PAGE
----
A Democratic People’s Republic of Korea missile launch meant to celebrate the birthday of the country’s founder has apparently failed, South Korean and U.S. officials said Friday, an embarrassing setback in what was reportedly the inaugural test of a new, powerful mid-range missile.
The U.S. and South Korean officials provided few details, including the type of missile. But South Korea’s Yonhap news agency carried an unsourced report that a “Musudan” missile, which could one day be capable of reaching far-off U.S. military bases in Asia and the Pacific, exploded in the air a few seconds after liftoff.
Professor Sung-Yoon Lee on DPRK missile launch
CCTV America’s Elaine Reyes spoke to Sung-Yoon Lee about what’s the significance of launching a missile on the day of the founder of the country. He’s a Kim Koo-Korea Foundation Professor of Korean Studies at The Fletcher School at Tufts University.
Professor Sung-Yoon Lee on DPRK missile launchCCTV America's Elaine Reyes spoke to Sung-Yoon Lee about what's the significance of launching a missile on the day of the founder of the country. He's a Kim Koo-Korea Foundation Professor of Korean Studies at The Fletcher School at Tufts University.
A U.S. official speaking on condition of anonymity to discuss intelligence matters told The Associated Press that it appeared to be a Musudan missile but no definitive conclusion had been reached.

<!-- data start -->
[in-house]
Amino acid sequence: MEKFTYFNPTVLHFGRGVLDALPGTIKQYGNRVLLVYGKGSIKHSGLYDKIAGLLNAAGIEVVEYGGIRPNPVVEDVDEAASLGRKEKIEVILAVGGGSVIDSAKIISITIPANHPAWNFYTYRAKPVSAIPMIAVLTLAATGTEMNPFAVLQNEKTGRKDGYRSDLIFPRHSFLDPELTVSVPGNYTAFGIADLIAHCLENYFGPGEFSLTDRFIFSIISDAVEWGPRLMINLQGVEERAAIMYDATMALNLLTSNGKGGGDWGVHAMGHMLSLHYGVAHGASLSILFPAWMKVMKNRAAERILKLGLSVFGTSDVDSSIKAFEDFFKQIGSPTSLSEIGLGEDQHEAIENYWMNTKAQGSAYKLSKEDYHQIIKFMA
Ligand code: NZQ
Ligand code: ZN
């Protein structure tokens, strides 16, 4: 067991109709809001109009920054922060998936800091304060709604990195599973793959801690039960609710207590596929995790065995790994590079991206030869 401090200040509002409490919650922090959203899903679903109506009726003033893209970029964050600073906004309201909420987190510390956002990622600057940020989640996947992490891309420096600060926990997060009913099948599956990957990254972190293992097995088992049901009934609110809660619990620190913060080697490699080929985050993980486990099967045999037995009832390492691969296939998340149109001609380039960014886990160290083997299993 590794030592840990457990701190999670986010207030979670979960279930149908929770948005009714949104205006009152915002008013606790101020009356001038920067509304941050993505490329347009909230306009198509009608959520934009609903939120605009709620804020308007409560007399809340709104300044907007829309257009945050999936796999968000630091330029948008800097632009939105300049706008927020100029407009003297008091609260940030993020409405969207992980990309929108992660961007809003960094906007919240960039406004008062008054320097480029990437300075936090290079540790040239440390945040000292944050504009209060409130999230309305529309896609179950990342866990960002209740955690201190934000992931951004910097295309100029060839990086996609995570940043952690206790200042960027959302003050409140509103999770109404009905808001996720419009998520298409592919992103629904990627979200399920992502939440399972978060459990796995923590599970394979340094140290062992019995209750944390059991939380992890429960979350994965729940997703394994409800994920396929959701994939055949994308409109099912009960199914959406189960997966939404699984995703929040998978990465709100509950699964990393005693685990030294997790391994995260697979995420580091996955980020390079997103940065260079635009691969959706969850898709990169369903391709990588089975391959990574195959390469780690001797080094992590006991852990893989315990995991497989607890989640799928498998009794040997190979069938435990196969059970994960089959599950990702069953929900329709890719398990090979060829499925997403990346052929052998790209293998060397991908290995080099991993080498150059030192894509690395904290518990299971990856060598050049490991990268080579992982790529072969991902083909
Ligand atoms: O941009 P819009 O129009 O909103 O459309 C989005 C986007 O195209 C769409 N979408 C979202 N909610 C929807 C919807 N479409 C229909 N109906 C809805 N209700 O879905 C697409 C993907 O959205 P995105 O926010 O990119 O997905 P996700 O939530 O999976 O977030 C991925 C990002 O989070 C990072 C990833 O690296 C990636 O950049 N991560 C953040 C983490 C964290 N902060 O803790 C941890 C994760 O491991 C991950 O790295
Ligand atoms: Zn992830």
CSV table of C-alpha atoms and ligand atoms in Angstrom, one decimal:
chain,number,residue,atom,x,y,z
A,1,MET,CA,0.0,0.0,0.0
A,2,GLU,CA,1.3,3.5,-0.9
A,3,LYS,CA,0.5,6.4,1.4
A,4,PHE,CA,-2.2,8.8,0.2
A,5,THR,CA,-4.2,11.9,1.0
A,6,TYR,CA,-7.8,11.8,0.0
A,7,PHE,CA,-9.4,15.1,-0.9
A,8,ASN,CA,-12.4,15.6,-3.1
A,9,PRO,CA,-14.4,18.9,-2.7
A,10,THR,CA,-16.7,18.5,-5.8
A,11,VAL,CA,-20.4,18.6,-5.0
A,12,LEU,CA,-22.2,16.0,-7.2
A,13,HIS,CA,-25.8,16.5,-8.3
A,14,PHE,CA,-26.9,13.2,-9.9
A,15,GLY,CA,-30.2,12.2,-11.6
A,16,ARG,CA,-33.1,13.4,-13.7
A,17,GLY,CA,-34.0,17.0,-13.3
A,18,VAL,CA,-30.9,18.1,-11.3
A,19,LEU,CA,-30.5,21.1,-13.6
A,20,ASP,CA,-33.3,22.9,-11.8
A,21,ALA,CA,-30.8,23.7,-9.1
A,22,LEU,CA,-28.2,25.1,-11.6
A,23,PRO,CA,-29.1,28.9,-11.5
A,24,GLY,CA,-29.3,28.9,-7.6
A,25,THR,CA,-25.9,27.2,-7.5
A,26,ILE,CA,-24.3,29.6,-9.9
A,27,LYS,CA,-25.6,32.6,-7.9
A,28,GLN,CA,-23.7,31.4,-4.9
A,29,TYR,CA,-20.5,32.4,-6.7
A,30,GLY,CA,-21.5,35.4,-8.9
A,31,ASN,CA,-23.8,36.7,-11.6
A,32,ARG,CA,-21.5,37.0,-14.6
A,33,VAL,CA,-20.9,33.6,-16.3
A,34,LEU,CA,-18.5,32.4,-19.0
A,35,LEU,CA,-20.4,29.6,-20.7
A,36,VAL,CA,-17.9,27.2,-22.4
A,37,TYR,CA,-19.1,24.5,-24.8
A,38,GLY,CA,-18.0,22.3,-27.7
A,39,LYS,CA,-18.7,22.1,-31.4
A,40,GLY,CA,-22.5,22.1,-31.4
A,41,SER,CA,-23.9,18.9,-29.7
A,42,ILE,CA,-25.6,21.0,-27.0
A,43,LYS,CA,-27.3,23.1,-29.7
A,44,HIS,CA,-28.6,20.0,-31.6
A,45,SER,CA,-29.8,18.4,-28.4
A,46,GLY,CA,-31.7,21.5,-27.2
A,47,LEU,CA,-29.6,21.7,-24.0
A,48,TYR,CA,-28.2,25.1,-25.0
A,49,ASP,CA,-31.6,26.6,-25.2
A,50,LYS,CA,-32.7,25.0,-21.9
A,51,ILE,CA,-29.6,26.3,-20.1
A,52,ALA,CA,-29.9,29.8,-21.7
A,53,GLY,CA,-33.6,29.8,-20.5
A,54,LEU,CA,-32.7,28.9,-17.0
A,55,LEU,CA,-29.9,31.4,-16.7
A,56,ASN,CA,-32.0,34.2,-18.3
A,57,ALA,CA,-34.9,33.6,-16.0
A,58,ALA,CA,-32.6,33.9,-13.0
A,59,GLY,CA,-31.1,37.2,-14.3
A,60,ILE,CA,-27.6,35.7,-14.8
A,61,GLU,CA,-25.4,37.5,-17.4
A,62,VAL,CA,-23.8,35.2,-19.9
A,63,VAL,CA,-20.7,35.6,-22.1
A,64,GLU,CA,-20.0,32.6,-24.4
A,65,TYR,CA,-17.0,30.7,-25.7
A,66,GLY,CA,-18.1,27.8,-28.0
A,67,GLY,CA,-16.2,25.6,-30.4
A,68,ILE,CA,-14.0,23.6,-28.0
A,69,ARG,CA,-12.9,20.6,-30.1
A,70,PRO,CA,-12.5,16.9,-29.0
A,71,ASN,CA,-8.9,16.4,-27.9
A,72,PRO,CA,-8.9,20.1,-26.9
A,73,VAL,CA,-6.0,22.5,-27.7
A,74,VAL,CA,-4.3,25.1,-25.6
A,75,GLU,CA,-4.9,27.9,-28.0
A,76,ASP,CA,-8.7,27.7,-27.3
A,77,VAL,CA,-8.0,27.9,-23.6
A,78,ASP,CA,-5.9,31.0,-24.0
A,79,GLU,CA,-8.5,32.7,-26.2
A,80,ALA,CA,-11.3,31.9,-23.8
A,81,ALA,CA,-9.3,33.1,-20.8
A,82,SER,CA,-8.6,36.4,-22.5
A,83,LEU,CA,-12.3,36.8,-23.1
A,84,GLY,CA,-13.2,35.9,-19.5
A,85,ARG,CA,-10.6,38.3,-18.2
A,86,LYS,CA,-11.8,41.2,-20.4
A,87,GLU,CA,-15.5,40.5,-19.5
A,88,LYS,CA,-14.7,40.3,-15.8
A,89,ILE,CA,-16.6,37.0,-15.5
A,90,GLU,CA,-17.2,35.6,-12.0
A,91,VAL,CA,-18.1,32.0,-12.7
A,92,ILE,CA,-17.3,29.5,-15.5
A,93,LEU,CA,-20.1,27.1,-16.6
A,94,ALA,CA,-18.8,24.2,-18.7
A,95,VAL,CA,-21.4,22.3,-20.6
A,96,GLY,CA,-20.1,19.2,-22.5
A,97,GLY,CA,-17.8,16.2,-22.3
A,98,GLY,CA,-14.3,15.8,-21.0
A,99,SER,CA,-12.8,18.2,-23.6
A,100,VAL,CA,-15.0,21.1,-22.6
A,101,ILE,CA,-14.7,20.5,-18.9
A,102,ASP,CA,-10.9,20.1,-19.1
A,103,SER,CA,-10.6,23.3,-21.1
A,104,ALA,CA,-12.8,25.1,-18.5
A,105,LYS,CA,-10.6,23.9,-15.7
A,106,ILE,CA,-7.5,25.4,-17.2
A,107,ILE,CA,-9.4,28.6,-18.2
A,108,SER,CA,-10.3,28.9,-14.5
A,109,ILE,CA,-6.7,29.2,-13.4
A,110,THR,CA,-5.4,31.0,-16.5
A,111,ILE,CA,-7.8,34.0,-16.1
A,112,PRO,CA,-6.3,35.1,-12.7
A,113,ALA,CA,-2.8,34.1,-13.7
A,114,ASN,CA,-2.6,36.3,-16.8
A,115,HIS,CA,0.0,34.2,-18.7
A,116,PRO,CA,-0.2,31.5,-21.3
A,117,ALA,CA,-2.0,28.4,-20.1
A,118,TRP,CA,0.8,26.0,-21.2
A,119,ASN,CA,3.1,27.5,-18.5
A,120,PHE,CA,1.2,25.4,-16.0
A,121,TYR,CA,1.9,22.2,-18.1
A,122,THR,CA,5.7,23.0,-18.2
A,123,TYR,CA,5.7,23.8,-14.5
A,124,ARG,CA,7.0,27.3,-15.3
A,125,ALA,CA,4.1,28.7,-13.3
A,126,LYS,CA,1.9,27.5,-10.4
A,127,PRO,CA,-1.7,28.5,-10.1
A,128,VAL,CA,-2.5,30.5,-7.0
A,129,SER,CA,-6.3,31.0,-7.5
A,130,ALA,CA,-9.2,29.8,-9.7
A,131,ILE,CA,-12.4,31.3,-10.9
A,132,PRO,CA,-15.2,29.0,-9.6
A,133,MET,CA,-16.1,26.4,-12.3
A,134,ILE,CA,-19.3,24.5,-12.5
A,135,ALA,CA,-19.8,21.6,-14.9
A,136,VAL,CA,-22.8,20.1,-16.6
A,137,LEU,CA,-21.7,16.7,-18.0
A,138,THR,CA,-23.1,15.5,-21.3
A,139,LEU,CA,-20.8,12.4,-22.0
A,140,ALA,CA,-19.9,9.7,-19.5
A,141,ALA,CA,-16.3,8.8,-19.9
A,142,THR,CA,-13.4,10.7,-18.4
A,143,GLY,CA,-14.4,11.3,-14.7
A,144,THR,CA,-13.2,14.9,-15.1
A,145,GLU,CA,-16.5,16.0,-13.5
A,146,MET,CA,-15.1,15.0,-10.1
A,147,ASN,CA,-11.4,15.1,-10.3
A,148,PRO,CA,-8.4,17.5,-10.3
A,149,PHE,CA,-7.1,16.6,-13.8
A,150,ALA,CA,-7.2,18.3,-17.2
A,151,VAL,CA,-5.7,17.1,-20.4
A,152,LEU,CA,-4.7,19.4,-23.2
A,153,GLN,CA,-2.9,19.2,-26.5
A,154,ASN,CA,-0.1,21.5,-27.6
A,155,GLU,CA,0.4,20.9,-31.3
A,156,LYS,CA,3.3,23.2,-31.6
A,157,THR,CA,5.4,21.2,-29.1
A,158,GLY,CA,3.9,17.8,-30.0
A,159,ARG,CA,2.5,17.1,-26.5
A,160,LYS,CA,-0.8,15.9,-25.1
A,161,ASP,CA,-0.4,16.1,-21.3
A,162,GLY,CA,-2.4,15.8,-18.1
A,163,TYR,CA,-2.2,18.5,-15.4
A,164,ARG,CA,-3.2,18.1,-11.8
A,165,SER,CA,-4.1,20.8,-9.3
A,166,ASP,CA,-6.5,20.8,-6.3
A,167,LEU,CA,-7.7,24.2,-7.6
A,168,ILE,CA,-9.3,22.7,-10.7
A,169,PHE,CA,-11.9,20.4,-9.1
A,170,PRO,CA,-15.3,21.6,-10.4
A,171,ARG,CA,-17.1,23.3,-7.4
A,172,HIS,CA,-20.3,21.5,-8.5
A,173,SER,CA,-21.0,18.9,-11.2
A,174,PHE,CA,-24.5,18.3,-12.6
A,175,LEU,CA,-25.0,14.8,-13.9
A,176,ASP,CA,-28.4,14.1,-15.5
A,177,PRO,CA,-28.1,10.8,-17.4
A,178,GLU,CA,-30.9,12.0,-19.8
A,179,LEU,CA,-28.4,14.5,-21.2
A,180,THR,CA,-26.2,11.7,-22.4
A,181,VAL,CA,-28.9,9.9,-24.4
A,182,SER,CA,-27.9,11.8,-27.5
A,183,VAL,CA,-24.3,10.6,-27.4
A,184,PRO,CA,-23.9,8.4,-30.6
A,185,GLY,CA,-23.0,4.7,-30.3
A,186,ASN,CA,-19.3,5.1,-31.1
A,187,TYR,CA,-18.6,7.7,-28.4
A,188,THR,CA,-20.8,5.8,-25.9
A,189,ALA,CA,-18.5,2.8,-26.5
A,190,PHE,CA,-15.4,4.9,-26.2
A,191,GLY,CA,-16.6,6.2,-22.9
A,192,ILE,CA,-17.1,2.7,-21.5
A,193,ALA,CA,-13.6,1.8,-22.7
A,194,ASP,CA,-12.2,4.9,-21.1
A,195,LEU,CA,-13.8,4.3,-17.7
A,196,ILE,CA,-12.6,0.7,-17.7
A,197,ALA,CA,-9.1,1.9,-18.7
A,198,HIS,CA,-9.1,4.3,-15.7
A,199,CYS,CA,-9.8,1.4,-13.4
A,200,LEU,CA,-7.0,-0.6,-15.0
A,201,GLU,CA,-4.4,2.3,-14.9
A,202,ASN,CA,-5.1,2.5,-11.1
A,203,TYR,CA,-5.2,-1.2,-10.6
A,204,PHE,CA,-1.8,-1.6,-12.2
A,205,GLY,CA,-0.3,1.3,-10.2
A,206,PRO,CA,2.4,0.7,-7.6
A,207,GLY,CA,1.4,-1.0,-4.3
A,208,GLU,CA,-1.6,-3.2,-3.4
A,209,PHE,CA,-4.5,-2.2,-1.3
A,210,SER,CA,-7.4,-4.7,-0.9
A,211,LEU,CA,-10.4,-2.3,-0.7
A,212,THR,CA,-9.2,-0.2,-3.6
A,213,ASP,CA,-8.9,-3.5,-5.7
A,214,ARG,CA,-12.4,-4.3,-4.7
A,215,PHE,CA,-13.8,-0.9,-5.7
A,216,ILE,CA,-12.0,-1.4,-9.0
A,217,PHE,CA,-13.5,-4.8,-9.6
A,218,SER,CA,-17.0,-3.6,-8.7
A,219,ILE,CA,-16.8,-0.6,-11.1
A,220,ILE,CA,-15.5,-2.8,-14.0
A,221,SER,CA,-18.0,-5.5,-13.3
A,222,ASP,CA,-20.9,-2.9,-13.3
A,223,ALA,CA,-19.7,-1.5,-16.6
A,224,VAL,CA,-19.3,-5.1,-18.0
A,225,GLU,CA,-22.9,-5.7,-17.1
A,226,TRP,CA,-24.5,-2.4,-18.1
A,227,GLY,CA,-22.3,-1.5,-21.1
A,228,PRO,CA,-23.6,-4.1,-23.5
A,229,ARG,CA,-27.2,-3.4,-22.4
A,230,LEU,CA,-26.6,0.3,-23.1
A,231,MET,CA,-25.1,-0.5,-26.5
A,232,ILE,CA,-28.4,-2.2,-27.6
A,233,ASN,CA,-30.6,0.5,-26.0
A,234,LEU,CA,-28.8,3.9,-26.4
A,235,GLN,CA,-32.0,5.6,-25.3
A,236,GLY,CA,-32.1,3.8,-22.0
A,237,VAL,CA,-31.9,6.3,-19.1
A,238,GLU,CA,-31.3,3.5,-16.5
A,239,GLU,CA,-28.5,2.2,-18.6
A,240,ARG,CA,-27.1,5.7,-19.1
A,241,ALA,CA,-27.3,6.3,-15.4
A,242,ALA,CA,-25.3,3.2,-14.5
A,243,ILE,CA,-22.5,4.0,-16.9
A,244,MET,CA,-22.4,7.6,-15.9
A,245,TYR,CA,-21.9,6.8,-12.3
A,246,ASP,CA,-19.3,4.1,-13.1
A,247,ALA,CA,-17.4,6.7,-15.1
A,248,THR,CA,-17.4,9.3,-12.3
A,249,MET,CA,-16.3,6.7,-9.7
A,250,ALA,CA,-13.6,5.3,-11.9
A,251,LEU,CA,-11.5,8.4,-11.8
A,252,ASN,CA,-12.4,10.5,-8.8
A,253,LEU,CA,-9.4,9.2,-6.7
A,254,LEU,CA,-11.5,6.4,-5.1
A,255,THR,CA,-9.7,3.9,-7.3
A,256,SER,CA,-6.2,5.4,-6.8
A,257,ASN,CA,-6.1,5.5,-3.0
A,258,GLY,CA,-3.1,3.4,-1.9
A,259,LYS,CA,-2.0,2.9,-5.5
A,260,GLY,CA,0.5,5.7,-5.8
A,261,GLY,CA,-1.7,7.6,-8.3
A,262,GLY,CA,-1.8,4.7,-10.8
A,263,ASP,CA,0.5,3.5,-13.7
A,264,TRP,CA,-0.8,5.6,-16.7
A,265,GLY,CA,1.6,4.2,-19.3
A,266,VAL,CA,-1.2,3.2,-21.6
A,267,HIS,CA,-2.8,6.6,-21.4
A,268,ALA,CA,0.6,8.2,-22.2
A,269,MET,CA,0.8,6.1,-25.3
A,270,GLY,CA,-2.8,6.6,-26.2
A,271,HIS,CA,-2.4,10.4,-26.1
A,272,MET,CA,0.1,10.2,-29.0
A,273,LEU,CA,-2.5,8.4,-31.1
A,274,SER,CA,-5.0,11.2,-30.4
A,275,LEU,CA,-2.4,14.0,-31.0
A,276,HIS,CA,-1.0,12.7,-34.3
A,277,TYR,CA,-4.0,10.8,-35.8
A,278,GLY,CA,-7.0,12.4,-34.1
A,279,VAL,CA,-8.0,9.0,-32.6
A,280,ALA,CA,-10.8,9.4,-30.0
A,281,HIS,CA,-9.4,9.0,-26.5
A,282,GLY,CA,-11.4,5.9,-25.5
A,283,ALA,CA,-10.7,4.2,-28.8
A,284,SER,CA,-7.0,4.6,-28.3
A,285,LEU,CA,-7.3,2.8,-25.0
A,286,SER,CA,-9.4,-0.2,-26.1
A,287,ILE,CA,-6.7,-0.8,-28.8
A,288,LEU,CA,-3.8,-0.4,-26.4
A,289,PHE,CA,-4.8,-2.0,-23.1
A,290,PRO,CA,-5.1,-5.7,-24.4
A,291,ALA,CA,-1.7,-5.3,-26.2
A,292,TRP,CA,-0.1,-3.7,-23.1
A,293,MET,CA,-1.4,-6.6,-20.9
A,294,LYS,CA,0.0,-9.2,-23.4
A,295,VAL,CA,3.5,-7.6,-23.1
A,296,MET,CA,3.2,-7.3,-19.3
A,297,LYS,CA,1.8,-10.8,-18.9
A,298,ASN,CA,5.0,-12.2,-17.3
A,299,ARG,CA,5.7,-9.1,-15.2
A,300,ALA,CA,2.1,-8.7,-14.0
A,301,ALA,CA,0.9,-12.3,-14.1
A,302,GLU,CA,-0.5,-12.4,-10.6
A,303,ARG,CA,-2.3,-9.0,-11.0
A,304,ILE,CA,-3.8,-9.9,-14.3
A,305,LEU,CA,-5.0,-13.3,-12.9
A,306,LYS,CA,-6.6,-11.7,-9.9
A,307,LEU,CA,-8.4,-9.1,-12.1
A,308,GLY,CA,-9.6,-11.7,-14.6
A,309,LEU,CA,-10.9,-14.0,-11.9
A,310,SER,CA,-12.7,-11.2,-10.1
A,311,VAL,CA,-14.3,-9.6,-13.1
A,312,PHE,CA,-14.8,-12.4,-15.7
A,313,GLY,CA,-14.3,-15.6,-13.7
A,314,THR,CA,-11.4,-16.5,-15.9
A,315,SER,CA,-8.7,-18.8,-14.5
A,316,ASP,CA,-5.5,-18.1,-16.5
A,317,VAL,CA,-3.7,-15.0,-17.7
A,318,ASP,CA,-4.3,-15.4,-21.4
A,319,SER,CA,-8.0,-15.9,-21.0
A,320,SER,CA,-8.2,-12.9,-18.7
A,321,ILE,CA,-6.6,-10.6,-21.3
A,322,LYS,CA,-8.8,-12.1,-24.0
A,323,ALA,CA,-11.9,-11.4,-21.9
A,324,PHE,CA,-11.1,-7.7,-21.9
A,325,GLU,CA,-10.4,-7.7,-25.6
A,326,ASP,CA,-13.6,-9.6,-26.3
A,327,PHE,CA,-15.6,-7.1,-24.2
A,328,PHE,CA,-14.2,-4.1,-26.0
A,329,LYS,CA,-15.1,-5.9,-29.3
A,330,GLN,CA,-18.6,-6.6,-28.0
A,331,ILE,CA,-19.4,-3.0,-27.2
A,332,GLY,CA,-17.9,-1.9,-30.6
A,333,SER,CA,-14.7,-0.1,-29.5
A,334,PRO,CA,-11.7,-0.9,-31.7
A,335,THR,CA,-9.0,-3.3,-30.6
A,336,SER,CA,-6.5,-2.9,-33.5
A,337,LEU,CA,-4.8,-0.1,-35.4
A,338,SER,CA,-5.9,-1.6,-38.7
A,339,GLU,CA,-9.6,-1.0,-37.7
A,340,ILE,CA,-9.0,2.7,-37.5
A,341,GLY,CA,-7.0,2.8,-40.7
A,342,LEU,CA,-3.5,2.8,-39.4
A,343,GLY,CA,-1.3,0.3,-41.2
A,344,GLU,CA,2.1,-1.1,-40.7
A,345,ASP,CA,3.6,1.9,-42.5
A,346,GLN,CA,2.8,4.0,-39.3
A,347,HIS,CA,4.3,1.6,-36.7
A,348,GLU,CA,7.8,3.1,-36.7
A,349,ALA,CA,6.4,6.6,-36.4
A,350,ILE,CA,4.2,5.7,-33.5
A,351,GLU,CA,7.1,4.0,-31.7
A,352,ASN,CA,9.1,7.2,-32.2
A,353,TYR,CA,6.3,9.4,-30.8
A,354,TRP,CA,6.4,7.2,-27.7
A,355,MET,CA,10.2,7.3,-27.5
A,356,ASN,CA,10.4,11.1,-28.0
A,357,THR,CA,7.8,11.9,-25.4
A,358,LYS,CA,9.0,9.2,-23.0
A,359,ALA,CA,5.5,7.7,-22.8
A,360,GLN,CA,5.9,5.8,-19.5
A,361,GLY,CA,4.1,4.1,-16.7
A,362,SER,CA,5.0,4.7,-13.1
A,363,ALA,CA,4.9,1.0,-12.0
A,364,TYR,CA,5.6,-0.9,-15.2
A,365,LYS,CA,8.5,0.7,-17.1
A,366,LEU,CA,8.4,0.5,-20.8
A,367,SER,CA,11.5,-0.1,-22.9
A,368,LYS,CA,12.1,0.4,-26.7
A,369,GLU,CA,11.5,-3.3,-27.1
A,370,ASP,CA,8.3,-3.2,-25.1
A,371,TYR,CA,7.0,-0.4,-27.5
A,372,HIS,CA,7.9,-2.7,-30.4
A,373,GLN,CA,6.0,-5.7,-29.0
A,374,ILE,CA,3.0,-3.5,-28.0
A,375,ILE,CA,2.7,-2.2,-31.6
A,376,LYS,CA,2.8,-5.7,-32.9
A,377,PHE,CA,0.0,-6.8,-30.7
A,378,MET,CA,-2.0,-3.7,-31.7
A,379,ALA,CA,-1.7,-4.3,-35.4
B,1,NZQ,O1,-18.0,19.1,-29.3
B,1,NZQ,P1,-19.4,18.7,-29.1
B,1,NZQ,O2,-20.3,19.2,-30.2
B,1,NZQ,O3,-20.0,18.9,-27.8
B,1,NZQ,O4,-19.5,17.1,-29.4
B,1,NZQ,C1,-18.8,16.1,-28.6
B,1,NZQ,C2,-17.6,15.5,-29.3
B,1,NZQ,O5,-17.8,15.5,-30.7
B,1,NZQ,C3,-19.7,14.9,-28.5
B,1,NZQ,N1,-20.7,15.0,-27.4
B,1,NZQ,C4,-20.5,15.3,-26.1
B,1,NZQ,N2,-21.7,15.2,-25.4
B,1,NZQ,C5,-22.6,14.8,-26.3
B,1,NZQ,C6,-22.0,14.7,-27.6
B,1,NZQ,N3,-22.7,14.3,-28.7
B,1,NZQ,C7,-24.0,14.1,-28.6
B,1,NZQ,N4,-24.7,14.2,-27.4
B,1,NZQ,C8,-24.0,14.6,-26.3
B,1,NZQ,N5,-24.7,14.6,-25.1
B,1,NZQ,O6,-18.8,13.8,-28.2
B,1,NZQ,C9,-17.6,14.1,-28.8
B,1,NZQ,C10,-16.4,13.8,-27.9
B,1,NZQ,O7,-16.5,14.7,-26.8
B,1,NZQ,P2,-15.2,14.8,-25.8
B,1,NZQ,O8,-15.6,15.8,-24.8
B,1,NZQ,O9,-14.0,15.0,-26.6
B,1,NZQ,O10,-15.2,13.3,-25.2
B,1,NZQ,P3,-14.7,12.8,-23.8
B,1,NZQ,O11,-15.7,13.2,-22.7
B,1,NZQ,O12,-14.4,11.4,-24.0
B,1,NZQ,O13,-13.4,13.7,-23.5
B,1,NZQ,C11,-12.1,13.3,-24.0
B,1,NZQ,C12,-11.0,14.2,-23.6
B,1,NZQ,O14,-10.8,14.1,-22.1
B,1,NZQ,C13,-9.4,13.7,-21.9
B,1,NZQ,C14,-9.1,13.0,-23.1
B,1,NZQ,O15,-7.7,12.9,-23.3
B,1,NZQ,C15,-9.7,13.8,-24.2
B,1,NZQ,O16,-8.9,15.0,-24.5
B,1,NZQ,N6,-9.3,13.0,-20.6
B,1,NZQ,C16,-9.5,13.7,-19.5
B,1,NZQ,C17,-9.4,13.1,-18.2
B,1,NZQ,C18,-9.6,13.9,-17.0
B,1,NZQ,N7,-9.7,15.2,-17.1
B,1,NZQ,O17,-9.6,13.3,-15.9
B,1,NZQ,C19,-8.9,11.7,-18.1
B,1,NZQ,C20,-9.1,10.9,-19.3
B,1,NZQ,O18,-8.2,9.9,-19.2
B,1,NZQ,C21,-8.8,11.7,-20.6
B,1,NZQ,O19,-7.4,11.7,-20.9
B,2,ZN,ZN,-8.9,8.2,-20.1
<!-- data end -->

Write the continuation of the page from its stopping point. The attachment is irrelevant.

Despite the failure, the DPRK has another Musudan loaded on a mobile launcher and Pyongyang will likely fire it, according to South Korean and U.S. authorities, Yonhap reported.
U.S. Defense Secretary Ash Carter, speaking to reporters during a stop on the USS John C. Stennis aircraft carrier in the South China Sea, said that while the U.S. deemed the launch to be unsuccessful, it “was nonetheless another provocation by North Korea in a region that doesn’t need that kind of behavior.”
The launch comes as the DPRK and South Korea trade threats amid Pyongyang’s anger over annual South Korean-U.S. military drills that the DPRK calls a rehearsal for an invasion. The DPRK has recently fired a slew of missiles and artillery shells into the sea in an apparent protest against the drills.
The surge in belligerent rhetoric and nuclear and missile activity in the DPRK may also be linked to leader Kim Jong Un’s preparations for a major ruling party meeting next month that analysts believe he will use to further solidify his autocratic rule. Some believe that Kim may try to use the country’s claims of recent nuclear and missile success as a way to turn domestic focus toward tackling the country’s abysmal economy.
The DPRK has never flight-tested a Musudan, though it unveiled the missile during a 2010 military parade. South Korean defense officials said the DPRK has deployed Musudan missiles since 2007.
Friday is the birthday anniversary of the late Kim Il Sung, the current leader’s grandfather and the nation’s founder. The DPRK has occasionally used such celebrations to stage nuclear or missile tests that outsiders consider provocations.
Story by the Associated Press